2 Outline Review of sodium and potassium metabolism Paradigm for analyzing pathophysiologyAbnormalities of potassium balanceAbnormalities of sodium and water balanceExample cases
3 Major Mediators of Sodium and Water Balance Angiotensin IIAldosteroneAntidiuretic hormone (ADH)
4 Renin-Angiotensin-Aldosterone Axis Angiotensin II 1. Stimulates production of aldosterone2. Acts directly on arterioles to cause vasoconstriction3. Stimulates Na+/H+ exchange in the proximal tubuleAldosterone 1. Stimulates reabsorption of Na+ and excretion of K+ in the late distal tubule2. Stimulates activity of H+ ATPase pumps in the late distal tubule
5 Role of ADH (antidiuretic hormone) Synthesized in the hypothalamus and stored in the posterior pituitaryReleased in response to plasma hyperosmolality and decreased effective circulating volumeActions of ADH 1. Increases the water permeability of the collecting tubule2. Mildly increases vascular resistance
11 Etiologies of Hypokalemia Poor IntakeIncreased Urinary ExcretionDecreased reabsorption in loop of HenleFurosemideIncreased excretion in the late distal tubuleIncreased delivery of Na+ to the late distal tubuleFurosemide, thiazides, and acetazolamideProximal RTAReduced function of the K+/H+ ATPaseDistal RTAHyperaldosteronismPrimary hyperaldosteronismAdrenal adenomaAdrenal hyperplasiaSecondary hyperaldosteronismRenovascular hypertensionRenin-secreting tumorIncreased GI LossesDiarrheaLaxative abuseVomiting / NG drainageIncreased Transcutaneous LossesCopious sweatingTransmembrane ShiftAlkalosisInsulin treatment for DKAHigh catecholamine states
13 Etiologies of Hyponatremia Primary Sodium LossPrimary Water ExcessExcessive Intake of Water (1° polydipsia)PsychosisDecreased Urinary Excretion of WaterDecreased GFRIncreased ADHDecreased effective circulating volumeTrue volume depletion (any cause)Apparent volume depletionHeart failureCirrhosisSIADHReset osmostatTransmembrane Shift of WaterHyperglycemiaPoor Intake of SodiumIncreased Urinary Loss of SodiumDiureticsProximal RTAAldosterone deficiency/resistanceIncreased GI Loss of Sodium (Fluid loss must be followed by repletion with free water).VomittingDiarrheaIncreased Transcutaneous Loss of Sodium (Fluid loss must be followed by repletion with free water).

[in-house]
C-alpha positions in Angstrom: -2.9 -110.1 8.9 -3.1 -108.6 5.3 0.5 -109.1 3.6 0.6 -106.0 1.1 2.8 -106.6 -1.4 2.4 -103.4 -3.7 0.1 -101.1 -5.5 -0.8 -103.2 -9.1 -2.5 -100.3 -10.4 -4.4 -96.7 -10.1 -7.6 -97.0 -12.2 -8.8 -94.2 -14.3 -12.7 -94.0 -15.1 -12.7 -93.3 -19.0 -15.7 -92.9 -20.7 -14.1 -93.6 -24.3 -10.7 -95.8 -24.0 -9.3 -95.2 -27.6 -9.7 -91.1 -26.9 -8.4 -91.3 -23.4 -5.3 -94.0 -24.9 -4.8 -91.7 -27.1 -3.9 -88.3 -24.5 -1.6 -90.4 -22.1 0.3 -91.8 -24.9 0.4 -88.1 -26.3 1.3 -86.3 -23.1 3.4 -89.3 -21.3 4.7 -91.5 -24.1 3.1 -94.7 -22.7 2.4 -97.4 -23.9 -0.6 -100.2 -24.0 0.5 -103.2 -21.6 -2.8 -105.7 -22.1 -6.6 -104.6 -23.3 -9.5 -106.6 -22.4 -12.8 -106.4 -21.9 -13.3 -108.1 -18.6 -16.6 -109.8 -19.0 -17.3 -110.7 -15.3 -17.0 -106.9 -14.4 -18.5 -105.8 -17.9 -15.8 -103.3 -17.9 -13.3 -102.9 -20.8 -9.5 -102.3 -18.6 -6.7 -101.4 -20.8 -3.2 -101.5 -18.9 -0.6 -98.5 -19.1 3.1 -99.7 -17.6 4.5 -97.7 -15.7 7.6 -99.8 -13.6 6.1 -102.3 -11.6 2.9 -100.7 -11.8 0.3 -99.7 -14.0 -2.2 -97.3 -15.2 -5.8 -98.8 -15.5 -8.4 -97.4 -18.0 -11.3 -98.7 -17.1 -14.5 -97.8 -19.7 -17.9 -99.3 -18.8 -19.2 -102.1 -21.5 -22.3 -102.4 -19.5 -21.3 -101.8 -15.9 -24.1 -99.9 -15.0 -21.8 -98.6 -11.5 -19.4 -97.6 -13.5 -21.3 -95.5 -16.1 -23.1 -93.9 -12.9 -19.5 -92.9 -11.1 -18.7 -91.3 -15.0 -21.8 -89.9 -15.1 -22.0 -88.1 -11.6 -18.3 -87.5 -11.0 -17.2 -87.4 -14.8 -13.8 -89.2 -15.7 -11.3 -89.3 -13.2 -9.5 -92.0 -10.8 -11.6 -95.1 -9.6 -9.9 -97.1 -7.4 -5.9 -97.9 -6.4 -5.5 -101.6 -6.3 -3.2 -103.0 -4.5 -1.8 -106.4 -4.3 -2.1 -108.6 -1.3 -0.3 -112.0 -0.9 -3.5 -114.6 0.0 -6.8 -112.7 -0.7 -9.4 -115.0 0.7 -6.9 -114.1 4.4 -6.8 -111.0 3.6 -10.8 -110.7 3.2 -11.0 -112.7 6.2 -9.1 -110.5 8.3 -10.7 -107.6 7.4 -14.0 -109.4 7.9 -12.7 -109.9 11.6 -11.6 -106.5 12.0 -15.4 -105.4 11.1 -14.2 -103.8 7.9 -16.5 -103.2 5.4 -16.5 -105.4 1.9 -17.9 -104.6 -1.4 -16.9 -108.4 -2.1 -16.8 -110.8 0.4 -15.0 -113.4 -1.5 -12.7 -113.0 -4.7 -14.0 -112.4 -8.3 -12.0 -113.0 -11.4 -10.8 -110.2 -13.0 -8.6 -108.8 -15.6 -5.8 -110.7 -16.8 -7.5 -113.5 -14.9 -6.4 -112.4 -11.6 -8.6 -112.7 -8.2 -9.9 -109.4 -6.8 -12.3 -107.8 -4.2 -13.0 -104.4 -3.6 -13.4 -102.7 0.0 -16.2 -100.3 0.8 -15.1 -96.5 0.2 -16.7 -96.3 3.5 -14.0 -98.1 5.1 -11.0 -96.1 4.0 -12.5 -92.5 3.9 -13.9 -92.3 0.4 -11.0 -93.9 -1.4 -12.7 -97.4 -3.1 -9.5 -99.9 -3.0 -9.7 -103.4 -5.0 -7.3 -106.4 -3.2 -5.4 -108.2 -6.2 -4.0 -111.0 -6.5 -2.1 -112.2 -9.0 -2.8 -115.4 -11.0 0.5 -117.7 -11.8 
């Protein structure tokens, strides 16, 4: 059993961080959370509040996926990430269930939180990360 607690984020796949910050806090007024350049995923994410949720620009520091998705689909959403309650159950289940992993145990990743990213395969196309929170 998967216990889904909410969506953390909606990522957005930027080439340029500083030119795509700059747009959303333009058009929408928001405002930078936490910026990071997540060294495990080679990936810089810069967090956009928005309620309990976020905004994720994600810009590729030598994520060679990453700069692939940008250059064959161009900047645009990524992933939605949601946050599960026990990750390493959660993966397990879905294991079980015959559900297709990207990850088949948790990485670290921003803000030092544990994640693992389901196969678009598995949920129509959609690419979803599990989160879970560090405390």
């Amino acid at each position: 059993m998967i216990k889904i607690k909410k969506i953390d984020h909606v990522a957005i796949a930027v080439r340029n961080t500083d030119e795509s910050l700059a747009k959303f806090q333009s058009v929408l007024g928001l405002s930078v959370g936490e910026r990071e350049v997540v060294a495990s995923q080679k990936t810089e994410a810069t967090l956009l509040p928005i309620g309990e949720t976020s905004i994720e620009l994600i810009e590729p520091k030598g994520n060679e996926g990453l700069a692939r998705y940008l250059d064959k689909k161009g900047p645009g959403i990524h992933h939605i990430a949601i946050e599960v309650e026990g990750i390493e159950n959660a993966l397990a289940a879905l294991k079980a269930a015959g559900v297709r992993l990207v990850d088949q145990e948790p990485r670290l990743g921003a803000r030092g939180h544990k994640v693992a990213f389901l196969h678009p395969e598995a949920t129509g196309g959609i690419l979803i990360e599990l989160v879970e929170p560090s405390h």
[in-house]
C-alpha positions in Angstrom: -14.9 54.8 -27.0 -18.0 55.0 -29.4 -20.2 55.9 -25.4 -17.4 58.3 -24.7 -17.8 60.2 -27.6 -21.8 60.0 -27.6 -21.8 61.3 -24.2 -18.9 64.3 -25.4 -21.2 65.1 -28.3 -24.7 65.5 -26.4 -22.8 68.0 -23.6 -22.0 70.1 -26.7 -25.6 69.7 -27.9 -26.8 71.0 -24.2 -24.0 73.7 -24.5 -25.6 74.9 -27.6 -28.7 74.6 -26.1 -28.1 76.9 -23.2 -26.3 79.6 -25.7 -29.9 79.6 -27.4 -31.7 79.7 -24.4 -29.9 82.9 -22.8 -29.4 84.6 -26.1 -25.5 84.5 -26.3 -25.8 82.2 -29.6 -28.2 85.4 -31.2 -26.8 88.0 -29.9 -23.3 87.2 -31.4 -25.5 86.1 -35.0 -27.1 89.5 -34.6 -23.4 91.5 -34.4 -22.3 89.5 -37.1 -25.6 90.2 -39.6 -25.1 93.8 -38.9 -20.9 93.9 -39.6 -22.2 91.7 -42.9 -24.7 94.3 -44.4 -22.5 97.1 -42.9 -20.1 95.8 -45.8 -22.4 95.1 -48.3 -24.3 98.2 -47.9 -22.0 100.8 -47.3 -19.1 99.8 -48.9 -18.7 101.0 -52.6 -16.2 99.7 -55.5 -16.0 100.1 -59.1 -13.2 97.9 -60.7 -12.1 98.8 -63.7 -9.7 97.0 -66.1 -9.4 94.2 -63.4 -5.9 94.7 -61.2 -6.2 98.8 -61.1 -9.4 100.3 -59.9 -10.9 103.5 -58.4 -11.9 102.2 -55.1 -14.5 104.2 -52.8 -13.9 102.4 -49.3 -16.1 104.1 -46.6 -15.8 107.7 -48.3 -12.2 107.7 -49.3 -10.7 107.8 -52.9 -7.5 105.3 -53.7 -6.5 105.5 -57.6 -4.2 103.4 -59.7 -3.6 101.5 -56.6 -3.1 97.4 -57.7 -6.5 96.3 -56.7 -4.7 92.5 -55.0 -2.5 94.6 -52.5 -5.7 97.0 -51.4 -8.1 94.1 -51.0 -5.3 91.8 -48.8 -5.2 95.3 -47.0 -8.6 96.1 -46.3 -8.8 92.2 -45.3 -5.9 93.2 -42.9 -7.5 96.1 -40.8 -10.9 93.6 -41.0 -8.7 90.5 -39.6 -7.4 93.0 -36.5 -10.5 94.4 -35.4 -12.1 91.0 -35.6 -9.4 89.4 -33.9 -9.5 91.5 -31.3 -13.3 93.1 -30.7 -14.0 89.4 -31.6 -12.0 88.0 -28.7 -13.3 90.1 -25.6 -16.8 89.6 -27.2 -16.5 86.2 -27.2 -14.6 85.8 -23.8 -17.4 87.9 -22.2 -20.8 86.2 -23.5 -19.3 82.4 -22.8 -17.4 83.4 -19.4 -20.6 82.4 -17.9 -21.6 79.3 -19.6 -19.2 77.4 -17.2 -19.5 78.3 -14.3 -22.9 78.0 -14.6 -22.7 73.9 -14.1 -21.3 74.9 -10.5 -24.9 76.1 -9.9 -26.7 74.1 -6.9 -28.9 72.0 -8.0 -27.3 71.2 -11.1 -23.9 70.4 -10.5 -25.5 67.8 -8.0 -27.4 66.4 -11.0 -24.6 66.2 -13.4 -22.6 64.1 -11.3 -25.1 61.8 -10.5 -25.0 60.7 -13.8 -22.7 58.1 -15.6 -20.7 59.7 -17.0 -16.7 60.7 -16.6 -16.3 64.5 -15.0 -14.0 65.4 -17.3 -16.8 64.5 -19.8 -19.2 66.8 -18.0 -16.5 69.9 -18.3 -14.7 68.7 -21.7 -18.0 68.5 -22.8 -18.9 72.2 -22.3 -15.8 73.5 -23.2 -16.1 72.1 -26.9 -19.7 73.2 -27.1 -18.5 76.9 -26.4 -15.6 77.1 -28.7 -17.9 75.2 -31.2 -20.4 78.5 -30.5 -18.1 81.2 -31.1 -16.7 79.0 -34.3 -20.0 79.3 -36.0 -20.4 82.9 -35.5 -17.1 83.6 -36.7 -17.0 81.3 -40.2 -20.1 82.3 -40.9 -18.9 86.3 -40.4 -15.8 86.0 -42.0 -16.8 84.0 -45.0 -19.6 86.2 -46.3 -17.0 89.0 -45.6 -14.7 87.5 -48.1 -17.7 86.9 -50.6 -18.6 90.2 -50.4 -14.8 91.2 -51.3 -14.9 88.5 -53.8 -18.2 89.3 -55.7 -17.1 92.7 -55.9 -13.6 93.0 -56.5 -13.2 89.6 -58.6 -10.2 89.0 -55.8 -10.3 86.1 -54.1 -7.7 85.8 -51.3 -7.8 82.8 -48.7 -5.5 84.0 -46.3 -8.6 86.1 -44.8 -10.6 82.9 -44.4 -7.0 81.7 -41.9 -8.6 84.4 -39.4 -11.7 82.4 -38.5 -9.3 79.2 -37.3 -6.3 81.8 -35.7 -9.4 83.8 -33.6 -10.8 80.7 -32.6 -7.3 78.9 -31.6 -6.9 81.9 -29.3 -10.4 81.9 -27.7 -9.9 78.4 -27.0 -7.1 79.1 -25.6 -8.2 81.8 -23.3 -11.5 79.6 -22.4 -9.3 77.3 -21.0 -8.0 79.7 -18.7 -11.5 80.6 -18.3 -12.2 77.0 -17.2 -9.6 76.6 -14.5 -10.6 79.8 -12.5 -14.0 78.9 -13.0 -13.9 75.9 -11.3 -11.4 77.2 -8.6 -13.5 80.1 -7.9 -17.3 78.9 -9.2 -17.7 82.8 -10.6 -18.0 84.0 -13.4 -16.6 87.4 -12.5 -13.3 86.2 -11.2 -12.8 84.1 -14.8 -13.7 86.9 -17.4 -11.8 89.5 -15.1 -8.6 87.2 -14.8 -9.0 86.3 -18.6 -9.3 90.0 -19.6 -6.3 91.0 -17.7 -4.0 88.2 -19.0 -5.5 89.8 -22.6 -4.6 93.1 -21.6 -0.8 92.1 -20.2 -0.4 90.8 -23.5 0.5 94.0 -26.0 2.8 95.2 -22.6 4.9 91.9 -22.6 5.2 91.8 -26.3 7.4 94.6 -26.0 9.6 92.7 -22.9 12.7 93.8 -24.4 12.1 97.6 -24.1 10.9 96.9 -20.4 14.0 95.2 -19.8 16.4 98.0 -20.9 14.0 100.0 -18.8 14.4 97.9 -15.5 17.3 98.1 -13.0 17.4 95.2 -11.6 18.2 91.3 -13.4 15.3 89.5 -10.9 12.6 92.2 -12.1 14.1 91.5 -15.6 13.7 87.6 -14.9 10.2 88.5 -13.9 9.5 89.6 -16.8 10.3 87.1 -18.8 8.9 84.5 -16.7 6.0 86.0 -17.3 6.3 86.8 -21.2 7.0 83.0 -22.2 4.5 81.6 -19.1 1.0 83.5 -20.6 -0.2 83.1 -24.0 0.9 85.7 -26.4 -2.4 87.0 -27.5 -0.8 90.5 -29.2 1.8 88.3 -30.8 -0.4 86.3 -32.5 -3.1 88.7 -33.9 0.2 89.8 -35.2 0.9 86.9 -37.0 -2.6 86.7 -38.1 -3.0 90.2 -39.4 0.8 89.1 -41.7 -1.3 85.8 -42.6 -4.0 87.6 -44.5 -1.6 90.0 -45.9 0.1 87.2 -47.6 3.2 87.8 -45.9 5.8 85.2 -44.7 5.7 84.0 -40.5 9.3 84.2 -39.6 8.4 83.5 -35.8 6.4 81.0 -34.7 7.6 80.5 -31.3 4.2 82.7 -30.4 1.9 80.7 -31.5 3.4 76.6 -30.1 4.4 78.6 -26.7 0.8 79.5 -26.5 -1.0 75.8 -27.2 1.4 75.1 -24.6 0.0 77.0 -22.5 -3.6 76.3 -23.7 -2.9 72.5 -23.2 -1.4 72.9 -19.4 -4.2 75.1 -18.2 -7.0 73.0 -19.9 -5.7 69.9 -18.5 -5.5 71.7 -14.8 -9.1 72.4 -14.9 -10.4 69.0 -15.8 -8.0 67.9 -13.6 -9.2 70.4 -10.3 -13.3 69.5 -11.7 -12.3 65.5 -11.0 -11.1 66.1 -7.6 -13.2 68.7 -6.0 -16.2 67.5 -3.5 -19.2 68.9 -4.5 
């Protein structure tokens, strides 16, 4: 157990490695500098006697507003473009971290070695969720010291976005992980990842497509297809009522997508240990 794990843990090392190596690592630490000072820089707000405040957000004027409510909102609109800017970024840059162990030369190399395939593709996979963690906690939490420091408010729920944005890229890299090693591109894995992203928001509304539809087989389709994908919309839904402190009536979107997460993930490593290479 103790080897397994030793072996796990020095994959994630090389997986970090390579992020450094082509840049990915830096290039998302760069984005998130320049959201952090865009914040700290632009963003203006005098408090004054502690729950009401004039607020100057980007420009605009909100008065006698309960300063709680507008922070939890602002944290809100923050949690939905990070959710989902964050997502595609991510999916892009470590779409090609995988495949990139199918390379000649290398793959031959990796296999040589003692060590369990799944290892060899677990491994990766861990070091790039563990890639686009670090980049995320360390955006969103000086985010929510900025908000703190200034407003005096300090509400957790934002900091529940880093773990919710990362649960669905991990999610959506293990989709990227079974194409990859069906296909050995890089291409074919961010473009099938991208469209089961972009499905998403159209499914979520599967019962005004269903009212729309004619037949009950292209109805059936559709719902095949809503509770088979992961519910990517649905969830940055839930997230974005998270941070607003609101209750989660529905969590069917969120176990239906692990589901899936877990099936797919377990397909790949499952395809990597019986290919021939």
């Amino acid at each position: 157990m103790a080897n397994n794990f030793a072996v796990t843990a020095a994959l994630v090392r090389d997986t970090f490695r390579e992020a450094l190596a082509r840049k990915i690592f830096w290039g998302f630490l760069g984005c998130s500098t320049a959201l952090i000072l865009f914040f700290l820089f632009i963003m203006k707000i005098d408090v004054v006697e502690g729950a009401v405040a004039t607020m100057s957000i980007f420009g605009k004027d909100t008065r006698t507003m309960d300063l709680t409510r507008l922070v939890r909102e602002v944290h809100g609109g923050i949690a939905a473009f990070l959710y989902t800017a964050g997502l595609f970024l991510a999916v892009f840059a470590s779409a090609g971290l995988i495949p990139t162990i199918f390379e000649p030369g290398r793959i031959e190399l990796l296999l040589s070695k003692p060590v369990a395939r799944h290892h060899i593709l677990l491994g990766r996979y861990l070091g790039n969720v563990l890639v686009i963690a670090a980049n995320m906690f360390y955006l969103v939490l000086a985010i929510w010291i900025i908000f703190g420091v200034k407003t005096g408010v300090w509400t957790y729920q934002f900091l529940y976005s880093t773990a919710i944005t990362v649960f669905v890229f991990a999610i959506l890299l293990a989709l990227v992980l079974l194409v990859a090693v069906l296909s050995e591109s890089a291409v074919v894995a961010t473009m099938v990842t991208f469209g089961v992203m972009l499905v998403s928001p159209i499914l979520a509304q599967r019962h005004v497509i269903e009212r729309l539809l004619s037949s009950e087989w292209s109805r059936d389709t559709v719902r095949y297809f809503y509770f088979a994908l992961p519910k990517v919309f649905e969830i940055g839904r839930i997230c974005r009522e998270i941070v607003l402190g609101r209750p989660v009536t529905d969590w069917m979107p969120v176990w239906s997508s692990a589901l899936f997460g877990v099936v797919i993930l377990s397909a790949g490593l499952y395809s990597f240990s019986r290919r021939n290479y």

14 Etiologies of Hypernatremia Primary Water LossPrimary Sodium ExcessPoor Intake of WaterImpaired access to water (i.e. infants, elderly patients with dementia or whom are bedbound)Impaired thirst sensationHypothalamic lesionsIncreased Urinary Loss of WaterADH deficiency (Central DI)ADH resistance (Nephrogenic DI)Increased GI Loss of WaterIncreased Transcutaneous Loss of WaterTransmembrane Shift of Water (most often due to rapid production of intracellular lactate)Excess Intake of SodiumDecreased Urinary Excretion of SodiumHyperaldosteronism
15 Case 1Mrs. L is a 62 y/o woman with a past medical history significant only for hypertension. She has a 45 pack year smoking history. She comes to the urgent care clinic today complaining of a cough and shortness of breath for the past week. Her physical exam is notable for both mild wheezing and rhonchi, more pronounced on the right side than the left.Labs include the following:Na 126 Cl 95 BUN 12 Glucose 102K 4.4 HCO3 25 Cr 1.4Her CBC shows mild normocytic anemia.
16 Case 2Mr. R is an 85 y/o man with advanced dementia who was sent to the ER from his skilled nursing facility for non-responsiveness since the morning nursing shift started about 8 hours ago. The remainder of his past medical history is unknown. Aside from his mental status, his physical exam is remarkable for a HR of 110 and BP of 100/50.Labs include the following:Na 164 Cl 126 BUN 50 Glucose 98K 4.8 HCO3 28 Cr 2.6
17 Case 3Miss K is a 28 y/o woman who presents for her first routine clinic visit. She has no complaints, and her medical history is unremarkable. On physical exam you note that her BP is 162/94.You send her for some routine labs which find the following:Na 147 Cl 105 BUN 12 Glucose 102K 2.8 HCO3 32 Cr 0.7UA unremarkable.
18 Case 4Mr. W is a 65 y/o man with a past history significant for CHF secondary from an MI 4 years ago. He comes to general medicine clinic today for a routine appointment. He states that he was complaining of some mild dyspnea on exertion at his cardiology appointment 2 weeks ago. In response, his cardiologist told him to double one of his medications, which the patient did, but at the moment he can’t remember which medication this was. He does report that his shortness of breath is now better.Routine fasting labs reveal the following:Today Na 128 Cl 89 BUN 32 Glucose 135K 3.1 HCO3 32 Cr 1.42 months ago Na 132 Cl 97 BUN 24 Glucose 128K 3.8 HCO3 27 Cr 1.2
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